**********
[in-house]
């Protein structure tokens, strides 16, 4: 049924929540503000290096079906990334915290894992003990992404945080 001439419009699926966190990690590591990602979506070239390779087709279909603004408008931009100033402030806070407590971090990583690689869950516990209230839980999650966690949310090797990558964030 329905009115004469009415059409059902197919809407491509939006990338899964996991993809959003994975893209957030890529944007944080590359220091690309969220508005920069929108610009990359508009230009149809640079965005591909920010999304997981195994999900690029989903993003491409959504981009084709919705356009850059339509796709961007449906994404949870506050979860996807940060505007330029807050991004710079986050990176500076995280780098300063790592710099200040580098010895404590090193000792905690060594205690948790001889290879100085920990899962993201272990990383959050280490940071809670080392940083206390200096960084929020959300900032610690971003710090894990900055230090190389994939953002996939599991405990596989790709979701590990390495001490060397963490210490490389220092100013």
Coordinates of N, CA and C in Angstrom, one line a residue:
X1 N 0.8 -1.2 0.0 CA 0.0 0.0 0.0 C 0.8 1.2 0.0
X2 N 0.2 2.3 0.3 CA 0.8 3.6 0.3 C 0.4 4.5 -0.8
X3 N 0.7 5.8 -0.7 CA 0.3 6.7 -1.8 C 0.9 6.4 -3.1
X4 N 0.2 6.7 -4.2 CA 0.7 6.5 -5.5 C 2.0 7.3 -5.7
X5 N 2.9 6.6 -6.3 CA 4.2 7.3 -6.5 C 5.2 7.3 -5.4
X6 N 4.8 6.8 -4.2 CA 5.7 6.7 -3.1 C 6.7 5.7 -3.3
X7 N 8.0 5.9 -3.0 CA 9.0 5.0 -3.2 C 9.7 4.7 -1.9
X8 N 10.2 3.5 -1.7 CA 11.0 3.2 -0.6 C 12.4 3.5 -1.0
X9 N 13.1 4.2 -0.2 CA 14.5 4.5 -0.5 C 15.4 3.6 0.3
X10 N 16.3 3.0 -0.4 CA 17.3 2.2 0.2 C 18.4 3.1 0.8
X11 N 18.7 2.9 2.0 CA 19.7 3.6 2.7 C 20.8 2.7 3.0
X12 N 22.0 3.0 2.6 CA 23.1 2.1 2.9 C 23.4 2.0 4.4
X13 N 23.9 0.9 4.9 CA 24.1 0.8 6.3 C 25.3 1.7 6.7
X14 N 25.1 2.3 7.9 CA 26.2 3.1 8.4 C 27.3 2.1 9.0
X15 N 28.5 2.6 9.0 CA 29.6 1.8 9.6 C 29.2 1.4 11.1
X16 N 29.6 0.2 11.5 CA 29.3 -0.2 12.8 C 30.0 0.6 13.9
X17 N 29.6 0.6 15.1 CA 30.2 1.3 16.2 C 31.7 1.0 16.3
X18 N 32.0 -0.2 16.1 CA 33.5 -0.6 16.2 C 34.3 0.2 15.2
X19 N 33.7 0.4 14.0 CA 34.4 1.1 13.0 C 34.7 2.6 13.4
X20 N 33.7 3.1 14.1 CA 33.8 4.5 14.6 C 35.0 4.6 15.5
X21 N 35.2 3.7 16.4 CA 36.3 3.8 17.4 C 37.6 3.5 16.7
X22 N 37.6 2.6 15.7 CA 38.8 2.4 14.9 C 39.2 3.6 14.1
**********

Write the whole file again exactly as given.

[in-house]
């Protein structure tokens, strides 16, 4: 049924929540503000290096079906990334915290894992003990992404945080 001439419009699926966190990690590591990602979506070239390779087709279909603004408008931009100033402030806070407590971090990583690689869950516990209230839980999650966690949310090797990558964030 329905009115004469009415059409059902197919809407491509939006990338899964996991993809959003994975893209957030890529944007944080590359220091690309969220508005920069929108610009990359508009230009149809640079965005591909920010999304997981195994999900690029989903993003491409959504981009084709919705356009850059339509796709961007449906994404949870506050979860996807940060505007330029807050991004710079986050990176500076995280780098300063790592710099200040580098010895404590090193000792905690060594205690948790001889290879100085920990899962993201272990990383959050280490940071809670080392940083206390200096960084929020959300900032610690971003710090894990900055230090190389994939953002996939599991405990596989790709979701590990390495001490060397963490210490490389220092100013």
Coordinates of N, CA and C in Angstrom, one line a residue:
X1 N 0.8 -1.2 0.0 CA 0.0 0.0 0.0 C 0.8 1.2 0.0
X2 N 0.2 2.3 0.3 CA 0.8 3.6 0.3 C 0.4 4.5 -0.8
X3 N 0.7 5.8 -0.7 CA 0.3 6.7 -1.8 C 0.9 6.4 -3.1
X4 N 0.2 6.7 -4.2 CA 0.7 6.5 -5.5 C 2.0 7.3 -5.7
X5 N 2.9 6.6 -6.3 CA 4.2 7.3 -6.5 C 5.2 7.3 -5.4
X6 N 4.8 6.8 -4.2 CA 5.7 6.7 -3.1 C 6.7 5.7 -3.3
X7 N 8.0 5.9 -3.0 CA 9.0 5.0 -3.2 C 9.7 4.7 -1.9
X8 N 10.2 3.5 -1.7 CA 11.0 3.2 -0.6 C 12.4 3.5 -1.0
X9 N 13.1 4.2 -0.2 CA 14.5 4.5 -0.5 C 15.4 3.6 0.3
X10 N 16.3 3.0 -0.4 CA 17.3 2.2 0.2 C 18.4 3.1 0.8
X11 N 18.7 2.9 2.0 CA 19.7 3.6 2.7 C 20.8 2.7 3.0
X12 N 22.0 3.0 2.6 CA 23.1 2.1 2.9 C 23.4 2.0 4.4
X13 N 23.9 0.9 4.9 CA 24.1 0.8 6.3 C 25.3 1.7 6.7
X14 N 25.1 2.3 7.9 CA 26.2 3.1 8.4 C 27.3 2.1 9.0
X15 N 28.5 2.6 9.0 CA 29.6 1.8 9.6 C 29.2 1.4 11.1
X16 N 29.6 0.2 11.5 CA 29.3 -0.2 12.8 C 30.0 0.6 13.9
X17 N 29.6 0.6 15.1 CA 30.2 1.3 16.2 C 31.7 1.0 16.3
X18 N 32.0 -0.2 16.1 CA 33.5 -0.6 16.2 C 34.3 0.2 15.2
X19 N 33.7 0.4 14.0 CA 34.4 1.1 13.0 C 34.7 2.6 13.4
X20 N 33.7 3.1 14.1 CA 33.8 4.5 14.6 C 35.0 4.6 15.5
X21 N 35.2 3.7 16.4 CA 36.3 3.8 17.4 C 37.6 3.5 16.7
X22 N 37.6 2.6 15.7 CA 38.8 2.4 14.9 C 39.2 3.6 14.1